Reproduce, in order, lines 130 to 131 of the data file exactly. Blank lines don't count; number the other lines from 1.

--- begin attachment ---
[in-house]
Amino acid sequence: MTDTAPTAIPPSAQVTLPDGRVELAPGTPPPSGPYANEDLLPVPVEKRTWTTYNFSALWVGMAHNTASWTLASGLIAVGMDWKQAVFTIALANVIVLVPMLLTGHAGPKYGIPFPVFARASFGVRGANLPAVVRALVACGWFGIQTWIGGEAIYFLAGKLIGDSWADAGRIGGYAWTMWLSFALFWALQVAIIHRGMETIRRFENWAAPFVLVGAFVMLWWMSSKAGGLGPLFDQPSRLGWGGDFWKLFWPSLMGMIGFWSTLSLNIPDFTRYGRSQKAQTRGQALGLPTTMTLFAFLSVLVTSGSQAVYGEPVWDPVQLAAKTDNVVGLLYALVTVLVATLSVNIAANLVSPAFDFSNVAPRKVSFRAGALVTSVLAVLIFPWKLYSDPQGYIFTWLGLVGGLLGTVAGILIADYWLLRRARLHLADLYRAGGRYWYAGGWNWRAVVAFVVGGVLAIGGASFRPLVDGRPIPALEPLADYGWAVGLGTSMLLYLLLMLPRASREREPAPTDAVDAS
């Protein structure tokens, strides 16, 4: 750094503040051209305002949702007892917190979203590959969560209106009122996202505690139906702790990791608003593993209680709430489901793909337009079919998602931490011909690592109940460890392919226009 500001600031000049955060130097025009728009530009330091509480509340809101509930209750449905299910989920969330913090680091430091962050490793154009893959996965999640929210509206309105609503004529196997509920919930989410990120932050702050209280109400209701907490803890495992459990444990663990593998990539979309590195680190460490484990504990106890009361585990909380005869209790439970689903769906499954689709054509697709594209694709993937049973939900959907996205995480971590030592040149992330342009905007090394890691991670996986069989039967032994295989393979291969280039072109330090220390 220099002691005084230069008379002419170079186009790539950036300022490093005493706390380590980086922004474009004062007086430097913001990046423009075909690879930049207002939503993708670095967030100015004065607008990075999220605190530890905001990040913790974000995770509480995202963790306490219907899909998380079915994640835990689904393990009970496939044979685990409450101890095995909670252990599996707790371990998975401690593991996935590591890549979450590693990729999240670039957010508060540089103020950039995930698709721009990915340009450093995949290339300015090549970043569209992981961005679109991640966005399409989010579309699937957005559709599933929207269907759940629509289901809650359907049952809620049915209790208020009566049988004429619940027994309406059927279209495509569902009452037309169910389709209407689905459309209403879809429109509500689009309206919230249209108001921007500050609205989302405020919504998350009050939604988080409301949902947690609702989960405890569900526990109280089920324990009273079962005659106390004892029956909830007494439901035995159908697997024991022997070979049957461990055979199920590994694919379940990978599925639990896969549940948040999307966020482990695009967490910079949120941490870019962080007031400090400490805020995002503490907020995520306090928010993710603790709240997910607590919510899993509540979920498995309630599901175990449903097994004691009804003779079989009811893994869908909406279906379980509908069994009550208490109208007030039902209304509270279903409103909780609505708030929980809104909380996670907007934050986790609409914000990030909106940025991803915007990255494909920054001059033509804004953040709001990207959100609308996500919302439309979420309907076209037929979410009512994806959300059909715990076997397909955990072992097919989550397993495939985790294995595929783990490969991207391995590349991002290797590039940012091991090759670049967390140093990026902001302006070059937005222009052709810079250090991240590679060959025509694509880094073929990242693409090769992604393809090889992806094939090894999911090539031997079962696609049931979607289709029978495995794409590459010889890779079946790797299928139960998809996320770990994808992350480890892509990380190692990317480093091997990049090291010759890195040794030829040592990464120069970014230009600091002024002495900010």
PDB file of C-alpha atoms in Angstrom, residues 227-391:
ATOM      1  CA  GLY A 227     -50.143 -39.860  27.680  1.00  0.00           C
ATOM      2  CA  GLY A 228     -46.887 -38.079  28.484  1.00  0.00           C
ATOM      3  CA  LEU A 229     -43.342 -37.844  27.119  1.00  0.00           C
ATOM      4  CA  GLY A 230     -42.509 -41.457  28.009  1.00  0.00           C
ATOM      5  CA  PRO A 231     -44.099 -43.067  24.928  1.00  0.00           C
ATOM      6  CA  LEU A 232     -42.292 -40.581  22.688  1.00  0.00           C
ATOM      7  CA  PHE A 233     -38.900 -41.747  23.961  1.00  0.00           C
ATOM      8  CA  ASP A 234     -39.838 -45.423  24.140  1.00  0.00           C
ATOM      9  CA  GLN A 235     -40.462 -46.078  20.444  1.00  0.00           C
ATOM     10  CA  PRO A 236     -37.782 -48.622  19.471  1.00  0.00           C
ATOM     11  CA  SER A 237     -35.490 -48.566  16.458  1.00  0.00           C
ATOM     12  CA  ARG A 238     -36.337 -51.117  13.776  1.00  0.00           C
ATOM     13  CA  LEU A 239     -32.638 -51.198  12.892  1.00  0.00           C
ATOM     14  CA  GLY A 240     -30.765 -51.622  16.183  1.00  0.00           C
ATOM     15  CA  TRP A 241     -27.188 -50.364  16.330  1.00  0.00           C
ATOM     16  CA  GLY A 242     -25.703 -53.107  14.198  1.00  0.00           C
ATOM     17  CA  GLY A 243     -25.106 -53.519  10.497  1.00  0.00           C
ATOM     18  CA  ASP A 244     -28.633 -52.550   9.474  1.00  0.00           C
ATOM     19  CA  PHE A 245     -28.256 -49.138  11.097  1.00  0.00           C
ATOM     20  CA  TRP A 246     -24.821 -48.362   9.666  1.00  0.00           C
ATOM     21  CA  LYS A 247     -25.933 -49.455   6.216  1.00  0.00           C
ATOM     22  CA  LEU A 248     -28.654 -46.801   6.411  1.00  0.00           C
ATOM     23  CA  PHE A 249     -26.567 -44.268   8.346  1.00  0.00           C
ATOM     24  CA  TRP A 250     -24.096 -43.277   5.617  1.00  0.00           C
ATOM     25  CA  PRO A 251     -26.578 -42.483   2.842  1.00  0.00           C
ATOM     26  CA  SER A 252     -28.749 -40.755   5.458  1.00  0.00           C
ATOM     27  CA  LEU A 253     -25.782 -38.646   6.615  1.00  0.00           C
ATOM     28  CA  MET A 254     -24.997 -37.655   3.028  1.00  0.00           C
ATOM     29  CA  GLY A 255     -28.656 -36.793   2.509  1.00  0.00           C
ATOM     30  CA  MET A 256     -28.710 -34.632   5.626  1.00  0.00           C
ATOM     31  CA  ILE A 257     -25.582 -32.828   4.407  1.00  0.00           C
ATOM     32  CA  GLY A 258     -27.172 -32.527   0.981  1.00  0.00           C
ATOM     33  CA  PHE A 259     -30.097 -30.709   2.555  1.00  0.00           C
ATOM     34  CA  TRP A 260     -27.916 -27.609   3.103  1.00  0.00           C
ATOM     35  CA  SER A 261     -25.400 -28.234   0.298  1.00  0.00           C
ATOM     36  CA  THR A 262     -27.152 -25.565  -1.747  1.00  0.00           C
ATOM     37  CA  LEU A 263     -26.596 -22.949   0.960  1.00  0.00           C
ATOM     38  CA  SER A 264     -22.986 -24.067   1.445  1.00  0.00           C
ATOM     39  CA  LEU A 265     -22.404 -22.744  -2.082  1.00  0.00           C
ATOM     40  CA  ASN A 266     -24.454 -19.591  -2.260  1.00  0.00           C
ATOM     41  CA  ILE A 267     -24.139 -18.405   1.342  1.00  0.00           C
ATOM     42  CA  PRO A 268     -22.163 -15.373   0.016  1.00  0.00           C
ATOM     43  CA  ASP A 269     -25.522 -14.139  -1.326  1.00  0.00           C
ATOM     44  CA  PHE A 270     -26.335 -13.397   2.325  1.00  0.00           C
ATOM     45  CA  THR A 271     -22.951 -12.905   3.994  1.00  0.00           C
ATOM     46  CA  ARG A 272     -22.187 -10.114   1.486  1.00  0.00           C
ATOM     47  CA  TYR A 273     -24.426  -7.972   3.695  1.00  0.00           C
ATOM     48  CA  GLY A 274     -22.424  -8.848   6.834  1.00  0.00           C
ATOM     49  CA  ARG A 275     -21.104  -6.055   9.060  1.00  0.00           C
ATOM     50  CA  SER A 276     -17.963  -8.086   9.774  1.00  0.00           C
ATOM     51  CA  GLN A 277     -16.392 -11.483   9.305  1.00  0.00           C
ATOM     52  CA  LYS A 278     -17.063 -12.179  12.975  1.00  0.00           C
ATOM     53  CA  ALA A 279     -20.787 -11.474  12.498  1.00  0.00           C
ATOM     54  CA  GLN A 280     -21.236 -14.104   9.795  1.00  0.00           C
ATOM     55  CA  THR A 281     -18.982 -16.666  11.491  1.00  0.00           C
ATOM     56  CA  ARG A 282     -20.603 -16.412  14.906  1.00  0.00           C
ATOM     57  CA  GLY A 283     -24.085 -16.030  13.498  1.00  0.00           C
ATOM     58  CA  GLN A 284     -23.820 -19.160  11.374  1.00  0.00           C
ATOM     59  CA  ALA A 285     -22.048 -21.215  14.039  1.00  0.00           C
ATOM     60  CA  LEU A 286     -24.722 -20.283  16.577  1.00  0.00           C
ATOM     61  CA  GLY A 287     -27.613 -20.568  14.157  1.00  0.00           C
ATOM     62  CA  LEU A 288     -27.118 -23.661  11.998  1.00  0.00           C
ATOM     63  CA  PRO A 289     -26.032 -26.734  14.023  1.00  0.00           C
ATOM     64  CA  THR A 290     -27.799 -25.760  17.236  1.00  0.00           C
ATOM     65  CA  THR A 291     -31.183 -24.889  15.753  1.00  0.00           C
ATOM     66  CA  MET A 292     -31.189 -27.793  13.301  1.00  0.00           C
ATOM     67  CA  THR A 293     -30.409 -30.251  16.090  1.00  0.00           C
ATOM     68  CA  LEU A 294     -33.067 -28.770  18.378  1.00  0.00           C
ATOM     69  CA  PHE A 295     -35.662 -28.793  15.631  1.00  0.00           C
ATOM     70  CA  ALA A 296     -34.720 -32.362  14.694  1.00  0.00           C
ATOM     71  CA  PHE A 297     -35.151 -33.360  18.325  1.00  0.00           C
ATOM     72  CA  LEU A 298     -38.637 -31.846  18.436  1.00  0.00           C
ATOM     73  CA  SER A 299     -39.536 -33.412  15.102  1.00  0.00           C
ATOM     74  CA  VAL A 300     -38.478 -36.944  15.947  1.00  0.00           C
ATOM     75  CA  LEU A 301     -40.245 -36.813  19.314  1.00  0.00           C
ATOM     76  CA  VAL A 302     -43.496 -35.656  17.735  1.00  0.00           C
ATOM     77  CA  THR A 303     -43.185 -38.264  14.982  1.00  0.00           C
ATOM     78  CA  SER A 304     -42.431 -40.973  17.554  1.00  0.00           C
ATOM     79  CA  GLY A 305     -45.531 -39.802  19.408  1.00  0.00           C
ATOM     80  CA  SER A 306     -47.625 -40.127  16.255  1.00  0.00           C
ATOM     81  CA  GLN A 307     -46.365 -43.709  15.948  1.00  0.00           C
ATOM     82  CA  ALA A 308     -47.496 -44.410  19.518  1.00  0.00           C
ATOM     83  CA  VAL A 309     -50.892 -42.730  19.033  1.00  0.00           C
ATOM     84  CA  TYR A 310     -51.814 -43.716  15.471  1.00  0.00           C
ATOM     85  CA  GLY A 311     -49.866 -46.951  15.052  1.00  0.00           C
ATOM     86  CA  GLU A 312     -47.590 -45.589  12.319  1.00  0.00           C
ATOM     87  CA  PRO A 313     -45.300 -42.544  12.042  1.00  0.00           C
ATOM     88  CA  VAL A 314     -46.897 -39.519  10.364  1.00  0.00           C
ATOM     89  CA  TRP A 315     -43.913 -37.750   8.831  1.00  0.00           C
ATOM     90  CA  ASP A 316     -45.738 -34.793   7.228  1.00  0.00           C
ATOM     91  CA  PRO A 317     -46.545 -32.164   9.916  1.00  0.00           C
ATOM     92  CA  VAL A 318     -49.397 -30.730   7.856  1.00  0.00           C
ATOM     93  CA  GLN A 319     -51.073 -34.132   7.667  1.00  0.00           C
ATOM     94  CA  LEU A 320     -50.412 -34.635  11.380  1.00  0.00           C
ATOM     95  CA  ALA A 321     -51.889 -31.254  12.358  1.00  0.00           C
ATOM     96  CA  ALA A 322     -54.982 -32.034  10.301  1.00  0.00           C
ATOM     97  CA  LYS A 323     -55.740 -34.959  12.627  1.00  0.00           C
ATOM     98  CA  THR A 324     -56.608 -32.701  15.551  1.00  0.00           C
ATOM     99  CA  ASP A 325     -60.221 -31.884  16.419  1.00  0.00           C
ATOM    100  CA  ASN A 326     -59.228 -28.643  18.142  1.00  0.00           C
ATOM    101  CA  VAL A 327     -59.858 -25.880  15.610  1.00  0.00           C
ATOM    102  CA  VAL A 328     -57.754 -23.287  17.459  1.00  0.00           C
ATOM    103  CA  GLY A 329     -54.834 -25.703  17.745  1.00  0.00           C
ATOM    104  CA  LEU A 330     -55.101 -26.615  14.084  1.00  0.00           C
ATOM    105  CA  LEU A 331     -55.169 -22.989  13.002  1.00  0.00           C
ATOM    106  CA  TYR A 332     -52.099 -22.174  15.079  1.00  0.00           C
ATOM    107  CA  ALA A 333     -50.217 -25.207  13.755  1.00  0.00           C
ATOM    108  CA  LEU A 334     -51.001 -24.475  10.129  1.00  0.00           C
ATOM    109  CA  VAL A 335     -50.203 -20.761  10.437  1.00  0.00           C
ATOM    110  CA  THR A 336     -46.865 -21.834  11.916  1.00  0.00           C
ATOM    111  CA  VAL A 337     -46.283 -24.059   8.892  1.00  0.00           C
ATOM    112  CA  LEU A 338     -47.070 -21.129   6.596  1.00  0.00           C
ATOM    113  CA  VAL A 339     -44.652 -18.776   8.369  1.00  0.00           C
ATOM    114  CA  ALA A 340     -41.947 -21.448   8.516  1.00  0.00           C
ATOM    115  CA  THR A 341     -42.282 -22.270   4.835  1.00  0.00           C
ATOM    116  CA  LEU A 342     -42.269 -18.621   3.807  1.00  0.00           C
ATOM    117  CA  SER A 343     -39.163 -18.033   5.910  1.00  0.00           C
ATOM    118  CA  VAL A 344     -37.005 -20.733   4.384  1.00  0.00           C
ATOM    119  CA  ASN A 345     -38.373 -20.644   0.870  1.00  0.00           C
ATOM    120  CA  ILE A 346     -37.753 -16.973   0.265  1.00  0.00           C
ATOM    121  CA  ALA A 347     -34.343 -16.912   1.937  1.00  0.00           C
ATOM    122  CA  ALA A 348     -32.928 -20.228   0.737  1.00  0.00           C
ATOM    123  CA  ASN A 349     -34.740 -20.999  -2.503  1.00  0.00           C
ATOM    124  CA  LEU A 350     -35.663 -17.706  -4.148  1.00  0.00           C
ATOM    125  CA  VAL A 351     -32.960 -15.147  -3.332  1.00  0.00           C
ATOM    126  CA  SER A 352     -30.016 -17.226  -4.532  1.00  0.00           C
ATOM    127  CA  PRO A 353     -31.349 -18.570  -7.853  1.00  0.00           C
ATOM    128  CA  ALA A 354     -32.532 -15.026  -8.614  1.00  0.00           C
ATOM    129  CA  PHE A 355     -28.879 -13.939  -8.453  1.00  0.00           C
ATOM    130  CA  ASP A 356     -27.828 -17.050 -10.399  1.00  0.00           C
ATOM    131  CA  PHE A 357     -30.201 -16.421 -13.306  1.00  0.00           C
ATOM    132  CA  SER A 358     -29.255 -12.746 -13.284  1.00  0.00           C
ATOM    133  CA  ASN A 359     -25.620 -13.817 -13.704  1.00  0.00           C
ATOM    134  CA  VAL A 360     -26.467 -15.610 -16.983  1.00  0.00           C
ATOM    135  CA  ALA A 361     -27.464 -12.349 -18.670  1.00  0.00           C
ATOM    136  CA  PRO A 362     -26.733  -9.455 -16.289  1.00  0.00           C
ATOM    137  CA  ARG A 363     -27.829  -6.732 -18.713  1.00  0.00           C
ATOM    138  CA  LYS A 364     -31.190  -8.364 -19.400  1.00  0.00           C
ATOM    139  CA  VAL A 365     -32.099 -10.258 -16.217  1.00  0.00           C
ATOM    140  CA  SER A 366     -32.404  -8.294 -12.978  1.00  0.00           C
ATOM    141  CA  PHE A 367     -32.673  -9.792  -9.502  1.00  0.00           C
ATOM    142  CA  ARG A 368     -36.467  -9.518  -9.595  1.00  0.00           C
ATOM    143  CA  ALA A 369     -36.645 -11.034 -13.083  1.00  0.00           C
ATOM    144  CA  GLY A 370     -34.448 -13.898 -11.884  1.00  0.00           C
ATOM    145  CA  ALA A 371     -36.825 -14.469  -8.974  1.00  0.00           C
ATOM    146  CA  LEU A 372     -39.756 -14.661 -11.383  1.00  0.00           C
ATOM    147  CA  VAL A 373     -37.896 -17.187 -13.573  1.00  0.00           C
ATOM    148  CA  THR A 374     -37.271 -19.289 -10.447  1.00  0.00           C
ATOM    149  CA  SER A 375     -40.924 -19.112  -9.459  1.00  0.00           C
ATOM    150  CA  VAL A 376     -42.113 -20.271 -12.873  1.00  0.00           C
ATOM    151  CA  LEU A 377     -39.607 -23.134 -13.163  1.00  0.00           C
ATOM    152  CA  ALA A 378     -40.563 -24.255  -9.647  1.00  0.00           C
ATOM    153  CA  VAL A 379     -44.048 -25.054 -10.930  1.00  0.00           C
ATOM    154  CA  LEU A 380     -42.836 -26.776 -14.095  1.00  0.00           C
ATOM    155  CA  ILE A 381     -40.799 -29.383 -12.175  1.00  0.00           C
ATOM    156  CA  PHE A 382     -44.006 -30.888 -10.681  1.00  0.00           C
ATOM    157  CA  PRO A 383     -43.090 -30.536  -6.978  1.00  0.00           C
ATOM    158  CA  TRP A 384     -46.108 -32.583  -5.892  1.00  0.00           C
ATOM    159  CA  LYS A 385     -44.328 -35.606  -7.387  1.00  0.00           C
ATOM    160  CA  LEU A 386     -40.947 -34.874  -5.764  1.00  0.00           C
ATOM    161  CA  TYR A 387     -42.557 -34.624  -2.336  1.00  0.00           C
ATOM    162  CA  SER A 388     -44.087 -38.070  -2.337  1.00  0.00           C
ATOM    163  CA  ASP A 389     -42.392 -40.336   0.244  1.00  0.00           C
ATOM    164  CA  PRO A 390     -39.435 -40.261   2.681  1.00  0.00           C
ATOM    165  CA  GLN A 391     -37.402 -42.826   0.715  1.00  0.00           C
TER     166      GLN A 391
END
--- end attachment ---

ATOM    126  CA  SER A 352     -30.016 -17.226  -4.532  1.00  0.00           C
ATOM    127  CA  PRO A 353     -31.349 -18.570  -7.853  1.00  0.00           C